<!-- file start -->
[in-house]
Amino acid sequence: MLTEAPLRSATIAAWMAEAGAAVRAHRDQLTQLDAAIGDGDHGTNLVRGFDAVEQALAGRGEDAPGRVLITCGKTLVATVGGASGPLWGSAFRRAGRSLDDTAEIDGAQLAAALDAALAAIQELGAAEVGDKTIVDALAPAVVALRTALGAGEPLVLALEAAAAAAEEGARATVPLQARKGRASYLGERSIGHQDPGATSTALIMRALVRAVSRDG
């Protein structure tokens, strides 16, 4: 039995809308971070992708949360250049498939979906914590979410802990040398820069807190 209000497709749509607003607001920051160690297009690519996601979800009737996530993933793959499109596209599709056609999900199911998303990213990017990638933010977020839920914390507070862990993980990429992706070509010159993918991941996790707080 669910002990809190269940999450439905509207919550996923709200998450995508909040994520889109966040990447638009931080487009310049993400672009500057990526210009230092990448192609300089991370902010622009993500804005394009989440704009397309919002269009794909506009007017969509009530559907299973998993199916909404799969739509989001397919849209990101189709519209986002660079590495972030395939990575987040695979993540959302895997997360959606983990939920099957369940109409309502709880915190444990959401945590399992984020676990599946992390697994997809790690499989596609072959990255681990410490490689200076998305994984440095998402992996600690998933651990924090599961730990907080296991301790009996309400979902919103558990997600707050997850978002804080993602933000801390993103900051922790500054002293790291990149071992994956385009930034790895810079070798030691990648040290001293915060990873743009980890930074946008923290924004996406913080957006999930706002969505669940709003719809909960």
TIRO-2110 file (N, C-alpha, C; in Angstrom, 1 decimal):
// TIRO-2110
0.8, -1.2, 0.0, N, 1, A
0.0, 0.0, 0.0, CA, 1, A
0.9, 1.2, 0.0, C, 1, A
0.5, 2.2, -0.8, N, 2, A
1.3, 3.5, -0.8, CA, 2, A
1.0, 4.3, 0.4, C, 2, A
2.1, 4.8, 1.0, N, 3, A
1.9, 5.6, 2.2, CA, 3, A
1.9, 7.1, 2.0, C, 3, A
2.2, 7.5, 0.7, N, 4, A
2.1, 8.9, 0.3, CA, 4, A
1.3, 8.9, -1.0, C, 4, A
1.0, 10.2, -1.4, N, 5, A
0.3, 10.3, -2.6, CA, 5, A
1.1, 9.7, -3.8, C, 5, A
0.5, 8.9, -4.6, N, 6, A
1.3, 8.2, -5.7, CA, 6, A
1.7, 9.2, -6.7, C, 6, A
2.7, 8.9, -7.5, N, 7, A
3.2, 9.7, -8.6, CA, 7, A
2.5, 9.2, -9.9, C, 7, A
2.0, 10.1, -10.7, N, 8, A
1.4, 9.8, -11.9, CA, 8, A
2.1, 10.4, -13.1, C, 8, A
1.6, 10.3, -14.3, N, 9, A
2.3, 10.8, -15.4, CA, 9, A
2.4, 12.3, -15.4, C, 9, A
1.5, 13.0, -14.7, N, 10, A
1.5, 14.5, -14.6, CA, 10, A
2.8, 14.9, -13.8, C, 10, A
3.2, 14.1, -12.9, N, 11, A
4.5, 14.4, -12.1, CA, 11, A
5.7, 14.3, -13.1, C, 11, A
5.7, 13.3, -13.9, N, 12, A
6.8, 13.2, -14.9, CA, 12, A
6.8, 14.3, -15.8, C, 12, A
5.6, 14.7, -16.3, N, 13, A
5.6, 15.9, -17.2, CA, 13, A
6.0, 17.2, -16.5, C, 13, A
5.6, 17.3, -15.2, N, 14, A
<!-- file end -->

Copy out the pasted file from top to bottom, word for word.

[in-house]
Amino acid sequence: MLTEAPLRSATIAAWMAEAGAAVRAHRDQLTQLDAAIGDGDHGTNLVRGFDAVEQALAGRGEDAPGRVLITCGKTLVATVGGASGPLWGSAFRRAGRSLDDTAEIDGAQLAAALDAALAAIQELGAAEVGDKTIVDALAPAVVALRTALGAGEPLVLALEAAAAAAEEGARATVPLQARKGRASYLGERSIGHQDPGATSTALIMRALVRAVSRDG
């Protein structure tokens, strides 16, 4: 039995809308971070992708949360250049498939979906914590979410802990040398820069807190 209000497709749509607003607001920051160690297009690519996601979800009737996530993933793959499109596209599709056609999900199911998303990213990017990638933010977020839920914390507070862990993980990429992706070509010159993918991941996790707080 669910002990809190269940999450439905509207919550996923709200998450995508909040994520889109966040990447638009931080487009310049993400672009500057990526210009230092990448192609300089991370902010622009993500804005394009989440704009397309919002269009794909506009007017969509009530559907299973998993199916909404799969739509989001397919849209990101189709519209986002660079590495972030395939990575987040695979993540959302895997997360959606983990939920099957369940109409309502709880915190444990959401945590399992984020676990599946992390697994997809790690499989596609072959990255681990410490490689200076998305994984440095998402992996600690998933651990924090599961730990907080296991301790009996309400979902919103558990997600707050997850978002804080993602933000801390993103900051922790500054002293790291990149071992994956385009930034790895810079070798030691990648040290001293915060990873743009980890930074946008923290924004996406913080957006999930706002969505669940709003719809909960």
TIRO-2110 file (N, C-alpha, C; in Angstrom, 1 decimal):
// TIRO-2110
0.8, -1.2, 0.0, N, 1, A
0.0, 0.0, 0.0, CA, 1, A
0.9, 1.2, 0.0, C, 1, A
0.5, 2.2, -0.8, N, 2, A
1.3, 3.5, -0.8, CA, 2, A
1.0, 4.3, 0.4, C, 2, A
2.1, 4.8, 1.0, N, 3, A
1.9, 5.6, 2.2, CA, 3, A
1.9, 7.1, 2.0, C, 3, A
2.2, 7.5, 0.7, N, 4, A
2.1, 8.9, 0.3, CA, 4, A
1.3, 8.9, -1.0, C, 4, A
1.0, 10.2, -1.4, N, 5, A
0.3, 10.3, -2.6, CA, 5, A
1.1, 9.7, -3.8, C, 5, A
0.5, 8.9, -4.6, N, 6, A
1.3, 8.2, -5.7, CA, 6, A
1.7, 9.2, -6.7, C, 6, A
2.7, 8.9, -7.5, N, 7, A
3.2, 9.7, -8.6, CA, 7, A
2.5, 9.2, -9.9, C, 7, A
2.0, 10.1, -10.7, N, 8, A
1.4, 9.8, -11.9, CA, 8, A
2.1, 10.4, -13.1, C, 8, A
1.6, 10.3, -14.3, N, 9, A
2.3, 10.8, -15.4, CA, 9, A
2.4, 12.3, -15.4, C, 9, A
1.5, 13.0, -14.7, N, 10, A
1.5, 14.5, -14.6, CA, 10, A
2.8, 14.9, -13.8, C, 10, A
3.2, 14.1, -12.9, N, 11, A
4.5, 14.4, -12.1, CA, 11, A
5.7, 14.3, -13.1, C, 11, A
5.7, 13.3, -13.9, N, 12, A
6.8, 13.2, -14.9, CA, 12, A
6.8, 14.3, -15.8, C, 12, A
5.6, 14.7, -16.3, N, 13, A
5.6, 15.9, -17.2, CA, 13, A
6.0, 17.2, -16.5, C, 13, A
5.6, 17.3, -15.2, N, 14, A